A near-death experience
What was an uneventful full-term pregnancy and uncomplicated delivery turned critical just three hours postpartum when my healthy newborn baby girl suddenly turned blue in my arms. In a matter of seconds, she was rushed to the neonatal intensive care unit (NICU) to be resuscitated. Little did I know that this was just the beginning of a journey that would change our lives.
My daughter, Ellie, and I were both diagnosed with sepsis caused by Group A Streptococcus. This severe illness required life-saving measures for both of us, including being airlifted from our regional hospital to a larger hospital that could accommodate her critical illness. Ellie spent 21 days in the NICU, received eight lumbar punctures, two blood transfusions, and was put on a meningitic dose of ampicillin via a peripherally inserted central catheter line. These were only some of the many medical procedures she has experienced in her now eighth year of life. But we aren’t the only ones who have been affected by sepsis. In fact, many survivors suffer the consequences of sepsis for the rest of their lives. Sepsis is a life-threatening illness that is caused by the body’s extreme response to an infection. This infection can be bacterial, viral, parasitic or fungal. You can develop sepsis from a urinary tract infection, an infection after surgery, a dog bite, COVID-19 and, like in our case, strep throat.
Every 2.8 seconds, someone around the world dies of sepsis. It affects between 47 and 50 million people every year; in 2017 alone, 11 million deaths were attributed to sepsis. Before this near-death experience, I had no idea what the word sepsis meant. And I certainly didn’t know what the long-term effects would be for my family and me.
Tasked with “selling” the impossible
I am a communications professional. The art of storytelling has always been the crux of my role, a tool for communicating ideas, emotions and experiences. Following our experience with sepsis, storytelling became deeply personal and changed how I viewed my role as a marketer.
I now market information on sepsis – what it is, how to spot it and how to stop it in its tracks. Sepsis, however, is one of the worst “marketed” diseases in the world. Symptoms of sepsis can be like other conditions, making it difficult to recognize and diagnose. Some people may mistake the symptoms of sepsis for the flu or cold without realizing the severity.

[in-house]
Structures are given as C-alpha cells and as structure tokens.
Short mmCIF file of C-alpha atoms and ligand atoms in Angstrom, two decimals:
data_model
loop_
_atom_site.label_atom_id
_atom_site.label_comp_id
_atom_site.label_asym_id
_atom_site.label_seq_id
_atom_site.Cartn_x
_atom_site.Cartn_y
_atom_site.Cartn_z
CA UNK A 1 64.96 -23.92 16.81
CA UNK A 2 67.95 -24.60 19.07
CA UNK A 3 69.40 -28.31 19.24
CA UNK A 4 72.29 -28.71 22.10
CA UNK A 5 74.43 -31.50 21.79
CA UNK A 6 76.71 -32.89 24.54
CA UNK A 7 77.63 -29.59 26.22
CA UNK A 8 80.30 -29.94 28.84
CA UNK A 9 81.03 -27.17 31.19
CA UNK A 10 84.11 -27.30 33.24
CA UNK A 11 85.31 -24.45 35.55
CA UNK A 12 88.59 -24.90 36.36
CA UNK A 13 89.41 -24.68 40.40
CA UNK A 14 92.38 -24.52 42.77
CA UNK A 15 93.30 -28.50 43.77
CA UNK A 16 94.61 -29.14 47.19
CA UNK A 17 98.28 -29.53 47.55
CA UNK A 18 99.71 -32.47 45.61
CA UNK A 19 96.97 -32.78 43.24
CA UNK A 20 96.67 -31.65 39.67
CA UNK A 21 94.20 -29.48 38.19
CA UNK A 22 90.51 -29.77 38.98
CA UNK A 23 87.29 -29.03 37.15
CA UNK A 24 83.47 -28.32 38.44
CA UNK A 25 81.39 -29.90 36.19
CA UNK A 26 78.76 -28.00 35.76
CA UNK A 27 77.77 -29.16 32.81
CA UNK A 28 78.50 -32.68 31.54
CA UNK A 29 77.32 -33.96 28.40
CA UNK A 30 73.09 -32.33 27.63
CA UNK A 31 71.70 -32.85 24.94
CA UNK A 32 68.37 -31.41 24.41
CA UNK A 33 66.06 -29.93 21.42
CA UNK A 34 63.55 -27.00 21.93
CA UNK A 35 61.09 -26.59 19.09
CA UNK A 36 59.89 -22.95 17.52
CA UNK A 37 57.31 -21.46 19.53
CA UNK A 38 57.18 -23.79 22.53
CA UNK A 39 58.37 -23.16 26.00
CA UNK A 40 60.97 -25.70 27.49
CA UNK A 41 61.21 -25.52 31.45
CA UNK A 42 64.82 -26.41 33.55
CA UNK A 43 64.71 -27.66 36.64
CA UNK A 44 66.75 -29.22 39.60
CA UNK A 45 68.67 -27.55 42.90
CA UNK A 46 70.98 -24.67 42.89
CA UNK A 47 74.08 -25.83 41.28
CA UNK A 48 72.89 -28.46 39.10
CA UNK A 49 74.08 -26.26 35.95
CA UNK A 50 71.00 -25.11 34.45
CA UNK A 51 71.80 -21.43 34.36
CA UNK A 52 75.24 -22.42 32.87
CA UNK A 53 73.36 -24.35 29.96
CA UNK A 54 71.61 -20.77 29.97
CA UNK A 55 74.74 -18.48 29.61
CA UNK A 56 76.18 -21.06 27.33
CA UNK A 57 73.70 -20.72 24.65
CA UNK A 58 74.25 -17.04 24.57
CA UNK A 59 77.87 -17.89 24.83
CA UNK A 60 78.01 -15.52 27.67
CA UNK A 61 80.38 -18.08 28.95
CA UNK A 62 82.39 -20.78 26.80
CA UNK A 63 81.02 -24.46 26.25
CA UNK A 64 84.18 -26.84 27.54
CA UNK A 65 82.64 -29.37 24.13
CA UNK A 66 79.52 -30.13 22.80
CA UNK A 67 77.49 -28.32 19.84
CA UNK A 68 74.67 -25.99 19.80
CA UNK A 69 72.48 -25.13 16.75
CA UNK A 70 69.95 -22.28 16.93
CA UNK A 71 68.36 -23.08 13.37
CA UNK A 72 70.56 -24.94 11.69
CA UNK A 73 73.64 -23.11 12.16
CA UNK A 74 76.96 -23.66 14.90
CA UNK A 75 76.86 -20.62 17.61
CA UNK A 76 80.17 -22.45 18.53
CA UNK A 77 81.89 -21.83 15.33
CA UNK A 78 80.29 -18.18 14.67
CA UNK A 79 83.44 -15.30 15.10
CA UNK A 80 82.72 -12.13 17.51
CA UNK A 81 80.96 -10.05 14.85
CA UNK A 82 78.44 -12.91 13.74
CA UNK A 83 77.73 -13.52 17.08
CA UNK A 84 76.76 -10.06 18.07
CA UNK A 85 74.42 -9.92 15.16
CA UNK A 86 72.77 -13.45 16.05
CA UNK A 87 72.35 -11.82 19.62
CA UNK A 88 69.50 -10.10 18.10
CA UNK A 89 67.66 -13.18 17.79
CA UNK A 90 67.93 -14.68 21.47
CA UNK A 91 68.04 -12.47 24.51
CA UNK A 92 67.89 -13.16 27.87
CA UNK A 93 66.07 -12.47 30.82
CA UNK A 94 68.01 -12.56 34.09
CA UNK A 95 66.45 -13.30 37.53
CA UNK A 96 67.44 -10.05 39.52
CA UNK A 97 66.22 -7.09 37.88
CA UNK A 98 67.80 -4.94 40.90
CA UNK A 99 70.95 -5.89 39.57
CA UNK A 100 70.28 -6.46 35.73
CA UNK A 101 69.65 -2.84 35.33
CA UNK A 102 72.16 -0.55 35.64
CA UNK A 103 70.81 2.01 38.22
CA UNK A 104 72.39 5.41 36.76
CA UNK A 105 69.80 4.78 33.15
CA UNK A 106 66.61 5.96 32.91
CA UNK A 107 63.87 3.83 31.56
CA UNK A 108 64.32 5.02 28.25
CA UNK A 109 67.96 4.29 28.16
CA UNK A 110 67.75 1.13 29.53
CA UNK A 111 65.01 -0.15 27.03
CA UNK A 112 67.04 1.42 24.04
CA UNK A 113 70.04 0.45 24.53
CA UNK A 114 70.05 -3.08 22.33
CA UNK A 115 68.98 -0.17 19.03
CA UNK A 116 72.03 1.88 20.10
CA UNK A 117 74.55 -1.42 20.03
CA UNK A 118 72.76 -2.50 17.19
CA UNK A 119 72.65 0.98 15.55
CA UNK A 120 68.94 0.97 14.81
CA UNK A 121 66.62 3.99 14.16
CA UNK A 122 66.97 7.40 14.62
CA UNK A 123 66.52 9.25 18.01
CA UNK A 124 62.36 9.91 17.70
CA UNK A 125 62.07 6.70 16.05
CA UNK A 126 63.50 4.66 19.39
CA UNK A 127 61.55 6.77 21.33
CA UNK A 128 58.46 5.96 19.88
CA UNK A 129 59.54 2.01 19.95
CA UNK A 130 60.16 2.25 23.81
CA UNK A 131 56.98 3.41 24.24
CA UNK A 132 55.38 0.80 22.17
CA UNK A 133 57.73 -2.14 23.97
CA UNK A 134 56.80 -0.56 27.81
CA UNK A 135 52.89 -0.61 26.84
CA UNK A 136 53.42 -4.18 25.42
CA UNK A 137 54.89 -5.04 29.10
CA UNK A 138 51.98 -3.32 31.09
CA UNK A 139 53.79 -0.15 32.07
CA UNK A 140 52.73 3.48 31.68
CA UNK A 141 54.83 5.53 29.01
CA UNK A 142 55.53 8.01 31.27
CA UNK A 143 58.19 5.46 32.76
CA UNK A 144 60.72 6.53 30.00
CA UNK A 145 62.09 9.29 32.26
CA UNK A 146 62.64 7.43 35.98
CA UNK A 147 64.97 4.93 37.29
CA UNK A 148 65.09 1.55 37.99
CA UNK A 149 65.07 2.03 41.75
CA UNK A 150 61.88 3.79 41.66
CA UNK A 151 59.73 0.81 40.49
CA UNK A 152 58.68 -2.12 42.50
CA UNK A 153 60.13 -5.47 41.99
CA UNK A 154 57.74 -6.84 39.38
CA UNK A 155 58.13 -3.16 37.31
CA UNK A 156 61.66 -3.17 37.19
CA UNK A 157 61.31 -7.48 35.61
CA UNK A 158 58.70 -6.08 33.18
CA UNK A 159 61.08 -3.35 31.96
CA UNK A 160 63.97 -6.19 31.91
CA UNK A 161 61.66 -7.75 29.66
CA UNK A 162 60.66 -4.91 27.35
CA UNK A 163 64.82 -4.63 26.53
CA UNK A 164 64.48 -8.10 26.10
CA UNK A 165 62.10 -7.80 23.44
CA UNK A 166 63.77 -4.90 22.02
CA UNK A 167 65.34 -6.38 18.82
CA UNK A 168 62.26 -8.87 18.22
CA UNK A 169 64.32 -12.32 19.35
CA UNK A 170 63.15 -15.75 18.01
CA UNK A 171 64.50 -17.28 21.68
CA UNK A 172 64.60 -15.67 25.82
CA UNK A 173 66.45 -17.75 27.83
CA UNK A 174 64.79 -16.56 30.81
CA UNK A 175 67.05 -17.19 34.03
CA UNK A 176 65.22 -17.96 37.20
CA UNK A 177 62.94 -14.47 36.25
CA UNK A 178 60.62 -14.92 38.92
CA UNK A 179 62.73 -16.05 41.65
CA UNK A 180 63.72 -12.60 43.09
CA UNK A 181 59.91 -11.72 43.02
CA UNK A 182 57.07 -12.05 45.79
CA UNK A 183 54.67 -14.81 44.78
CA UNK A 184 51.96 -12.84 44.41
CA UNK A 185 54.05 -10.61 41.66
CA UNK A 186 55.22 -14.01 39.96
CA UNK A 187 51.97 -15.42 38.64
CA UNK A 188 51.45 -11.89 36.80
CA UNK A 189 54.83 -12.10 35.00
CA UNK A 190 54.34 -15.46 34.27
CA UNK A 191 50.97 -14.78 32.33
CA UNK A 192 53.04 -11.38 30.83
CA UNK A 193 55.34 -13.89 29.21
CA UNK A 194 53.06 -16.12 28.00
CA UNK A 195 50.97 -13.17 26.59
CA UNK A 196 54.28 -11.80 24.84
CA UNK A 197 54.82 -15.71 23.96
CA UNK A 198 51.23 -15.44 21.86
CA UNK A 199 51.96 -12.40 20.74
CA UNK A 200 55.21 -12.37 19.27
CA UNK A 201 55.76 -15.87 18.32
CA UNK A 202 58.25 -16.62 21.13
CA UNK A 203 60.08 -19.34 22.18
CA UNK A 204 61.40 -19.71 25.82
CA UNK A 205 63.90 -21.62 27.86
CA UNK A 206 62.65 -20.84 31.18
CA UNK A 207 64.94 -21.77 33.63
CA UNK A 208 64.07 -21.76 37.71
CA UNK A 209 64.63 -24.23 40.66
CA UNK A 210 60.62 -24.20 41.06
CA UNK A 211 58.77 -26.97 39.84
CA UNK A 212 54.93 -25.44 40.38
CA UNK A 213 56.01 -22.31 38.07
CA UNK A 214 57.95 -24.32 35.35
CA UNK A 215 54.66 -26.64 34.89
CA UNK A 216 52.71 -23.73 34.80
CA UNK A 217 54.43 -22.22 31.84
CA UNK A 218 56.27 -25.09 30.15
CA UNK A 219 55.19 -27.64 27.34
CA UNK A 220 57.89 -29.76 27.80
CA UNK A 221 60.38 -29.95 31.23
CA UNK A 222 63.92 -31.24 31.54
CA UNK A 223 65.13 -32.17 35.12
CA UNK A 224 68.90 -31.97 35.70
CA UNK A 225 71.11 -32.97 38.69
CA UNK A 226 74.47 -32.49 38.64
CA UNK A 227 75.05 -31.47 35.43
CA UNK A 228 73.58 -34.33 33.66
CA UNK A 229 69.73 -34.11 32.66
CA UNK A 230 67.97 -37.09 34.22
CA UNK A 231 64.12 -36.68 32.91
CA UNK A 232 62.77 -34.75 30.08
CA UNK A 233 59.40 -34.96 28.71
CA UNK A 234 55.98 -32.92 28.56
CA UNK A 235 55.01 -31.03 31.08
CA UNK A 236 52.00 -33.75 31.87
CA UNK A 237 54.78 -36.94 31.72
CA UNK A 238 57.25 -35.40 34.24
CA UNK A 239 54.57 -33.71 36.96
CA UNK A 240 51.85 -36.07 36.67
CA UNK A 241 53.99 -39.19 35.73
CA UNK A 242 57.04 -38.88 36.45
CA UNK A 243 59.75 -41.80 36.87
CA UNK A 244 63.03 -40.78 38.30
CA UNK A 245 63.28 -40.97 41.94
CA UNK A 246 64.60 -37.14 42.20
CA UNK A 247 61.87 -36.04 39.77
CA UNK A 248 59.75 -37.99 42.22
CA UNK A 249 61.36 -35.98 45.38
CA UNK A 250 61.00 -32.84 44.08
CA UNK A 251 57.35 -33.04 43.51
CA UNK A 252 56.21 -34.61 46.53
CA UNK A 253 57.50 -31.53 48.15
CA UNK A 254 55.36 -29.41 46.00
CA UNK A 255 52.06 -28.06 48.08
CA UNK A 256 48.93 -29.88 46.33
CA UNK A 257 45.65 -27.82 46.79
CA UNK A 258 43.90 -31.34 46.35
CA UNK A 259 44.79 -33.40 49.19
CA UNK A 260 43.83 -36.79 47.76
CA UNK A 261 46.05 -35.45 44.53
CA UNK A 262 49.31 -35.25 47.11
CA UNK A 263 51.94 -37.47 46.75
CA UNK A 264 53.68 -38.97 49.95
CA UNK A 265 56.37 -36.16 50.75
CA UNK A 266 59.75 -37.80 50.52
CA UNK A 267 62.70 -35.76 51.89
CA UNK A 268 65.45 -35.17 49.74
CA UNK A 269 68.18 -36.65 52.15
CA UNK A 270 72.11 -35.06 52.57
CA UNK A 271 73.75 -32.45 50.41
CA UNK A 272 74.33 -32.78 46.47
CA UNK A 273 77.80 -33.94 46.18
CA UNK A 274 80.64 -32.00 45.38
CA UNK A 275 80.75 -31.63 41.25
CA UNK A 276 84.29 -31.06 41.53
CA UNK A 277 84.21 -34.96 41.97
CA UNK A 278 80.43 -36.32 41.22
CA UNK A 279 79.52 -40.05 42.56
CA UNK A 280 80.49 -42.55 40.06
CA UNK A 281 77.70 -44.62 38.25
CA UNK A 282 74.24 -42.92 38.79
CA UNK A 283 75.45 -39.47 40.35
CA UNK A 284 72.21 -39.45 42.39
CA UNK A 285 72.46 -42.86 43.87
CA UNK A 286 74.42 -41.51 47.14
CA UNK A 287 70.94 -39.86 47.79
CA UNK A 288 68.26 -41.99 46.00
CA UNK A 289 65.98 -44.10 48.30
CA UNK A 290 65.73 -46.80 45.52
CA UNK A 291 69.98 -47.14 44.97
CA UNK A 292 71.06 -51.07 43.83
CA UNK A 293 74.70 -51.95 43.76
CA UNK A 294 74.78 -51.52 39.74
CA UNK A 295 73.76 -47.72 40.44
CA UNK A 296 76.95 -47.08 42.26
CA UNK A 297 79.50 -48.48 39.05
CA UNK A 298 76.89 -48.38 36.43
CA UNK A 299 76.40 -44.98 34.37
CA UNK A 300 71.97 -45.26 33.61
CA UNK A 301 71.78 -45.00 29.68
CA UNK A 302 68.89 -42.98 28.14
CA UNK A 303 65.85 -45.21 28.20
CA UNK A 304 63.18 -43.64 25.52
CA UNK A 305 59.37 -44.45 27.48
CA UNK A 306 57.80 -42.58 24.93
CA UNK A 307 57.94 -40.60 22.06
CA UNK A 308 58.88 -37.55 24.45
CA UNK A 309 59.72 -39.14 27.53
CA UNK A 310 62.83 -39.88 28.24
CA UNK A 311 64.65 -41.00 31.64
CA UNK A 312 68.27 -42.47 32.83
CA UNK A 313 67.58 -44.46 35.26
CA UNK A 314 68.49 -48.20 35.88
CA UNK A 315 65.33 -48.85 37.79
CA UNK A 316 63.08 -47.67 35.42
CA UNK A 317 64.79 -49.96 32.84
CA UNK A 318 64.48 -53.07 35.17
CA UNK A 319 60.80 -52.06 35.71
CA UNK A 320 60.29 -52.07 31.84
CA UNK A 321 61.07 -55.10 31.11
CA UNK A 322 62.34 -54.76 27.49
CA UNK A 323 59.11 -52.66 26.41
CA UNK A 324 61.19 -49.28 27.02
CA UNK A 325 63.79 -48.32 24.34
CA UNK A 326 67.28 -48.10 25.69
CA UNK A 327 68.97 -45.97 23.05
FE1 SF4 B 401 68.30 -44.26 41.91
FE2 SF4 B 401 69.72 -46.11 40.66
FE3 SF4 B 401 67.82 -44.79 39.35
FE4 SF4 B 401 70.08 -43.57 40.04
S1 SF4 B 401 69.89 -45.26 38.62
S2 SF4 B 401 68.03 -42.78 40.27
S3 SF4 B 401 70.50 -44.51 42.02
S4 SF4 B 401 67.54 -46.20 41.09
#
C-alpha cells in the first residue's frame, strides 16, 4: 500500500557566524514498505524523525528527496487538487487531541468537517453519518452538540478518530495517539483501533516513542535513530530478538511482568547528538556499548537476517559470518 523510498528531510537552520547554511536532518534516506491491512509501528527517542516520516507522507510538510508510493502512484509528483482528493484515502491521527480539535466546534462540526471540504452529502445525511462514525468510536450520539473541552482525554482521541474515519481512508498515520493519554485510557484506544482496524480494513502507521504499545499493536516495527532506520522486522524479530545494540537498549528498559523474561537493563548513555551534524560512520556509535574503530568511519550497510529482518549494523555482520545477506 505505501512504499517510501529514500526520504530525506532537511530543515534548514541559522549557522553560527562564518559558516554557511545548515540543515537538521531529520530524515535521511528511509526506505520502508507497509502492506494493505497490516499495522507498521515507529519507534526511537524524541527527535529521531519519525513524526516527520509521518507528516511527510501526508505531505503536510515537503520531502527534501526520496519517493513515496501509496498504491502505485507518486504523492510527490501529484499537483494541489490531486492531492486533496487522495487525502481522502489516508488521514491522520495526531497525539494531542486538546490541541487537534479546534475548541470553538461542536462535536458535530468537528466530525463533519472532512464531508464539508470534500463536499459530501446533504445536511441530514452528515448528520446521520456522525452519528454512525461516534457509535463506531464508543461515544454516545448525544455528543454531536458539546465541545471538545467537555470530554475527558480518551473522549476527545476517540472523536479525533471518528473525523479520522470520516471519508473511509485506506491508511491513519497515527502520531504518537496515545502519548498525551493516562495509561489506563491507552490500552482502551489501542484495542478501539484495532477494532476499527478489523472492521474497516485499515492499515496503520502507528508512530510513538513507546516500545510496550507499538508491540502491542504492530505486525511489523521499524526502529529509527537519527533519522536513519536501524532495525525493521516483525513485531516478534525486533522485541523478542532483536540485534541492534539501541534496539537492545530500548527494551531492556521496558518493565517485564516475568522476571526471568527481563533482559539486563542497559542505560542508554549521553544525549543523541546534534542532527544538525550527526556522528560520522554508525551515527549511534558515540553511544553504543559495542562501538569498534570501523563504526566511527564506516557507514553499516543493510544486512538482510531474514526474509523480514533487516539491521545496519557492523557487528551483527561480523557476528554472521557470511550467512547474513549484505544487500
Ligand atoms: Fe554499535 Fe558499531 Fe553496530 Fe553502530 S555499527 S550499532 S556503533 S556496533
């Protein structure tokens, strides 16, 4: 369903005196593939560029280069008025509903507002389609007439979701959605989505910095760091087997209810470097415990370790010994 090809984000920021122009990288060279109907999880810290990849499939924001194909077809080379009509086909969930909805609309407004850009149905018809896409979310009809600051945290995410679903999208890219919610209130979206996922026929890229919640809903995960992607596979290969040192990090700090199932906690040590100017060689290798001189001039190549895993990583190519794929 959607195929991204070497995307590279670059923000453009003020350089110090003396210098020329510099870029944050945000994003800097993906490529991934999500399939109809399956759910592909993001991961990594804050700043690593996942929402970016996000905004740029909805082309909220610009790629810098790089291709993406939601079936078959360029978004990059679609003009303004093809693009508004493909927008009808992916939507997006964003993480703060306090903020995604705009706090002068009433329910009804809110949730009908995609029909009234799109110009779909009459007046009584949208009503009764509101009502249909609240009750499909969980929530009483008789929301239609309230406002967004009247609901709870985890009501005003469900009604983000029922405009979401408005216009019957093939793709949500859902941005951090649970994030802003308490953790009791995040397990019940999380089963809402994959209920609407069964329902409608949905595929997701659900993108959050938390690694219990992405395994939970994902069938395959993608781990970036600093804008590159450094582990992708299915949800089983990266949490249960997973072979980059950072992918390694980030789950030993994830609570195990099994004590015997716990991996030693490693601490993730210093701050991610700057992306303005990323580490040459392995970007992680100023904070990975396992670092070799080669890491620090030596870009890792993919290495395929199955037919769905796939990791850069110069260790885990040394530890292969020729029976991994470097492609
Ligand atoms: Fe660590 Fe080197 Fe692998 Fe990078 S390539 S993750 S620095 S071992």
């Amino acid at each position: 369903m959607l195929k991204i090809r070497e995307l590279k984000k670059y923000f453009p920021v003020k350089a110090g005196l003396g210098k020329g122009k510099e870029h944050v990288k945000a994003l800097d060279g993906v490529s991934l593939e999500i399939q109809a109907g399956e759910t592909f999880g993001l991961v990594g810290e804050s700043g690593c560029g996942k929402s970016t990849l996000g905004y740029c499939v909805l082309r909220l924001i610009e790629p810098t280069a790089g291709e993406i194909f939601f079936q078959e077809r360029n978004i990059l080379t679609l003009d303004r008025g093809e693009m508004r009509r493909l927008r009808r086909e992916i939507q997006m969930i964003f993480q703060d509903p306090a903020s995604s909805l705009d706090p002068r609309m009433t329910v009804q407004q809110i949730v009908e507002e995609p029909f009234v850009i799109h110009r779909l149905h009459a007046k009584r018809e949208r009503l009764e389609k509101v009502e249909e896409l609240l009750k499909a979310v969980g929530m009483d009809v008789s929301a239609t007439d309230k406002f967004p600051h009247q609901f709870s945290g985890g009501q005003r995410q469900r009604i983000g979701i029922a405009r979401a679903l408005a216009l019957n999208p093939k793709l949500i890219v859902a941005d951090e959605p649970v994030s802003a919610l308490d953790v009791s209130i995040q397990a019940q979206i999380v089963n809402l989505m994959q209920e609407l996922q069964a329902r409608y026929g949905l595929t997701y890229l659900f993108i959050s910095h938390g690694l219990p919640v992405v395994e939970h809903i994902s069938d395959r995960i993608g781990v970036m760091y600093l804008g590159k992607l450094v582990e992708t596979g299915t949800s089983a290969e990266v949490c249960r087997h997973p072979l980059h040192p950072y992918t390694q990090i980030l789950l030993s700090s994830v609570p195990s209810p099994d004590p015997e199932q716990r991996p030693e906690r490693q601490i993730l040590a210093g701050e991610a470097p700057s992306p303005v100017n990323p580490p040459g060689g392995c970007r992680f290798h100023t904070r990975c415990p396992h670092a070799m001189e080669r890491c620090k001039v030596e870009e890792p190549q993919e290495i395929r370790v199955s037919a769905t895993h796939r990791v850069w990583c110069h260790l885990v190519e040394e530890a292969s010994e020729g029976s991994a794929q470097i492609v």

Some people may mistake the symptoms of sepsis for the flu or cold without realizing the severity.
Recognizing these challenges and the lack of awareness, I embarked on a journey to learn more, first volunteering as a Patient and Family Advisor for Canada’s first and largest province-wide, fully integrated health system, Alberta Health Services, as well as several research networks focused on the recognition, treatment and prevention of sepsis. Now employed full-time as a Communications Program Manager for a research network, I am tasked with marketing the illness that, if not sold, will have killed 85 people by the time you have read this paper.
Patient partners in health research
I met my first patient partner over Zoom. We chatted about our experiences with sepsis. How it happened, who was affected and how our lives were changed forever. Everyone I spoke with wanted no other person, or loved one, to experience what they had.
Part of my healing came from diving headfirst into the world of patient engagement. My role as a patient and communications professional has come full circle, now bringing more people with lived experience into sepsis research.
The Strategy for Patient-Oriented Research (SPOR) has implemented strategies to integrate patients into research, bringing together patients, researchers, clinicians and policymakers.
Although engaging patients in health research and care initiatives have been around for a decade, the world of patient engagement is evolving faster than the system can support. In most cases, opportunities for engagement remain limited in scope. Most often, patient partners are included only as collaborators as part of end-of-grant knowledge translation activities, rather than being part of the co-design process and in engaging in patient-led research.
Opportunities for patient partners need to reflect increased levels of engagement and training and should include the ability to seek funding, and conduct research. Not just check a box.
Opportunities for Patients Partner Engagement
Patient partners are integral to health research and care. Despite the many initiatives put in place to support patient engagement, like SPOR’s Support Units and Networks, there is still work to be done on how to do this meaningfully and well. This includes listening and learning from those with lived experience to help develop new programs and enhance the ones that already exist.
Being forced into this world of research through a near-death experience has taught me a lot, including the importance and value of our story and experience. I am a communications professional who has experienced sepsis, and I might just be the right person to “market” the disease that kills one person every 2.8 seconds.